Manitoba women upset Ontario to win The Dominion Curling Club Championship
They may have come into the final as the underdog, but Manitoba’s Meghan Armit took advantage of some key misses by Ontario to defeat Jodi McCutcheon by a score of 8-6.
Both teams finished on top of their pools, but Ontario’s McCutcheon, whose team includes Joanne McMichael, Jeni Mah and Kelly Williams, came into the final with a 6-0 record and a slight edge over Manitoba, 5-1 after round-robin play.
The final was a see-saw affair, with Manitoba scoring 3 in the fourth end to go up 5-2, and Ontario bouncing back with a 4-ender in the fifth to take a 6-5 lead.
The game turned for good in the seventh, when McCutcheon had an open hit to score 3, but instead gave up a steal of 1. That four-point swing turned out to be the difference.
Armit, a competitive player who lost a provincial junior semi-final two years ago, says she was most happy for her club teammates.
“Some of the girls have tears in their eyes,” she said after the game. “This has been such an amazing week.”
Armit’s next game will be her regular Wednesday night club game at the Granite Club with her winning teammates Nikki Hawrylyshen, Sarah Lund and Nadine Cabak Ralph. “I don’t know who we’re playing, but it should be interesting.”
The Dominion Curling Club Championship is Canada’s first national championship for men’s and women’s curling teams at the club level. The event is fully funded and operated by The Dominion of Canada General Insurance Company. The Dominion is a proud supporter of curling across Canada and has been a strong supporter of the Canadian Paraplegic Association for over 13 years. Canadian owned and operated since 1887, today The Dominion is one of the country’s largest home, car and business insurers. Get to know The Dominion by visiting thedominion.ca.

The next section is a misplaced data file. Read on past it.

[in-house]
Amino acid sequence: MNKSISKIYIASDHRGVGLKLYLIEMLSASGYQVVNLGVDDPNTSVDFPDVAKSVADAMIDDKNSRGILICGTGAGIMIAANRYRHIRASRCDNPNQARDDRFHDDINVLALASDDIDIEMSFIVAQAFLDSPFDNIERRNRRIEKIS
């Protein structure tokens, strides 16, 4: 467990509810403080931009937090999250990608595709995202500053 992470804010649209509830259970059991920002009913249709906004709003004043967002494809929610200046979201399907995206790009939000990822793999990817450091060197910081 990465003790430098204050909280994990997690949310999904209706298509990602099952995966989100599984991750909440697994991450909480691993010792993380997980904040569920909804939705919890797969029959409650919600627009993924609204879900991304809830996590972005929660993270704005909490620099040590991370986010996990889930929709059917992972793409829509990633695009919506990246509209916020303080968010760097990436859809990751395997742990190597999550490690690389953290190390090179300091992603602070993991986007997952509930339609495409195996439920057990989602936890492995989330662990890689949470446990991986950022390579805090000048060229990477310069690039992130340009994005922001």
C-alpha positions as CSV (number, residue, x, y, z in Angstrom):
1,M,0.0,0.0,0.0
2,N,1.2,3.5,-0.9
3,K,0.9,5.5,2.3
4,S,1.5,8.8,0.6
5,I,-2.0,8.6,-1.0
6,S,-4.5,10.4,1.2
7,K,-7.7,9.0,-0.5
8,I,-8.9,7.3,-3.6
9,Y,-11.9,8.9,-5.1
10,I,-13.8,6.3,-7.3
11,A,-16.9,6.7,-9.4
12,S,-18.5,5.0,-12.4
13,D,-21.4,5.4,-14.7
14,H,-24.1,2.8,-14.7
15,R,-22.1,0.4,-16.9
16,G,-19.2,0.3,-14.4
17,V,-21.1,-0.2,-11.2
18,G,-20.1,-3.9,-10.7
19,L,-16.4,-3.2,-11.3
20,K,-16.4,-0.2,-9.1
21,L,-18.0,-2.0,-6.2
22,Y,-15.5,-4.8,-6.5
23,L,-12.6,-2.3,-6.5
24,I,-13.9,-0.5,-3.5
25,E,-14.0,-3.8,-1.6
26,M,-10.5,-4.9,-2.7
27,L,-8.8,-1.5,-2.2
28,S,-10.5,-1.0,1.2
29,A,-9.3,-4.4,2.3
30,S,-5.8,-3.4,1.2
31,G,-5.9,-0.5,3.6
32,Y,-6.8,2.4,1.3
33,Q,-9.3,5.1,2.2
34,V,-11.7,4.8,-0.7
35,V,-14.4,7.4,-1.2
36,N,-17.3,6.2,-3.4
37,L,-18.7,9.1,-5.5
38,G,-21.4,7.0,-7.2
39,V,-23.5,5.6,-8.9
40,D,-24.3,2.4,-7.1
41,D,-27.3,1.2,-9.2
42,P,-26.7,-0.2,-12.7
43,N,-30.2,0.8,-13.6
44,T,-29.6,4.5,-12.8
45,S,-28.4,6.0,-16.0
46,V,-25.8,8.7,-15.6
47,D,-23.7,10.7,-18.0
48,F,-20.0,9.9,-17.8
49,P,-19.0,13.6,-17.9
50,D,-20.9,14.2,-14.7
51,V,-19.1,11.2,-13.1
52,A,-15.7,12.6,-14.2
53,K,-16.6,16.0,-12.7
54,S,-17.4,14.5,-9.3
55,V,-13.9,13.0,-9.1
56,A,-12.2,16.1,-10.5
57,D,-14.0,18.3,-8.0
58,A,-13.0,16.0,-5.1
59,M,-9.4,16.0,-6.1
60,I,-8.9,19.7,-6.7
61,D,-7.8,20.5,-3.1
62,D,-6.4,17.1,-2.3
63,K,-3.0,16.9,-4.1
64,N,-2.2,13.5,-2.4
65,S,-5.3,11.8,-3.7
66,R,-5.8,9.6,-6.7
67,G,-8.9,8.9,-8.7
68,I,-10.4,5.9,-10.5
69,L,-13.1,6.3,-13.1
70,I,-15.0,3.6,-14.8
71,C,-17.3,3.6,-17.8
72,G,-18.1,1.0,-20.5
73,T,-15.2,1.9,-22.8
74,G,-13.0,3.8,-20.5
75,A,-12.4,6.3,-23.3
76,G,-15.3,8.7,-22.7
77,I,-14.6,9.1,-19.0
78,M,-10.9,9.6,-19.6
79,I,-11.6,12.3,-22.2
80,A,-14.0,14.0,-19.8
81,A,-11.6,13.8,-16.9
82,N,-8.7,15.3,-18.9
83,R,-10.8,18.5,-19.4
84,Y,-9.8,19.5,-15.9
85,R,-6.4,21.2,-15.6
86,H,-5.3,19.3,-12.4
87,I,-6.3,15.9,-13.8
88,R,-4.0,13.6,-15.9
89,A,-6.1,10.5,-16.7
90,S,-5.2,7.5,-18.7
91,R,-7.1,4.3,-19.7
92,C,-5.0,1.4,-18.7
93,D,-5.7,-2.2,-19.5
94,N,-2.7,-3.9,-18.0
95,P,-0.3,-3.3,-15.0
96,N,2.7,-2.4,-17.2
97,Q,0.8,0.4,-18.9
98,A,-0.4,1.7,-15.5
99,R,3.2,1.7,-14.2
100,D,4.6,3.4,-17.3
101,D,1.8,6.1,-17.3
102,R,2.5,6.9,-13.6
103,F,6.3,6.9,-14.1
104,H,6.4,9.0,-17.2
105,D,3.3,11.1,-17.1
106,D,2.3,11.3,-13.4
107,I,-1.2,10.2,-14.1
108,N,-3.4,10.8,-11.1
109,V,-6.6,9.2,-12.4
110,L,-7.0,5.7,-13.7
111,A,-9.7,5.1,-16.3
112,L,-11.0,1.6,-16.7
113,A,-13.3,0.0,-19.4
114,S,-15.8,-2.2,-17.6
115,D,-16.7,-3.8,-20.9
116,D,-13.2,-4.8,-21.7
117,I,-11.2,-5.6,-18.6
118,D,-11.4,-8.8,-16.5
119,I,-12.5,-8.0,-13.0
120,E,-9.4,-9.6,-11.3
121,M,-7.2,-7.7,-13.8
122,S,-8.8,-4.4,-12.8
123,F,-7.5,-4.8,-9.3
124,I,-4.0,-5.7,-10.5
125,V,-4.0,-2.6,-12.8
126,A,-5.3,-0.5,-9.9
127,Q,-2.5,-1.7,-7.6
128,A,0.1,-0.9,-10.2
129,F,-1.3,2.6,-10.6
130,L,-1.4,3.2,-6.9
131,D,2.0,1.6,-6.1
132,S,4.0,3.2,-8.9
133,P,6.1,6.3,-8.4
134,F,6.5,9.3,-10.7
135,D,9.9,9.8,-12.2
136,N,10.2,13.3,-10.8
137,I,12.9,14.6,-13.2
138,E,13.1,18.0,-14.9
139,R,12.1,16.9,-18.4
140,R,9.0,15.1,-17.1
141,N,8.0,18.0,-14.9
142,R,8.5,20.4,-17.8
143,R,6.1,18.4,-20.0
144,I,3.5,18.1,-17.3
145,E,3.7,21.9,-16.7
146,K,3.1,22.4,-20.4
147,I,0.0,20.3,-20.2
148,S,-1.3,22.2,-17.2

Written by Canadian Curling Association
Saturday, 26 November 2011 09:58
About Canadian Curling Association
The Canadian Curling Association (CCA) is the national sport governing body responsible for the development, promotion and organization of curling in Canada. In cooperation with its Provincial and Territorial Member Associations from across Canada, the CCA provides programs and services to curlers ranging from the youngest ‘little rocker’ (age 7 and up), to those participating at ages 70 and over – and from aspiring Olympians to Canadians with special needs, coaches, curling facility operators, ice makers and officials. The CCA also oversees and provides the comprehensive management of the Season of Champions event portfolio; develops and administers the Canadian Team Ranking System (CTRS) for Olympic qualification; and organizes and operates the championship system for Juniors (under 20), Seniors (over 50), Mixed, Women, Men, University and Wheelchair.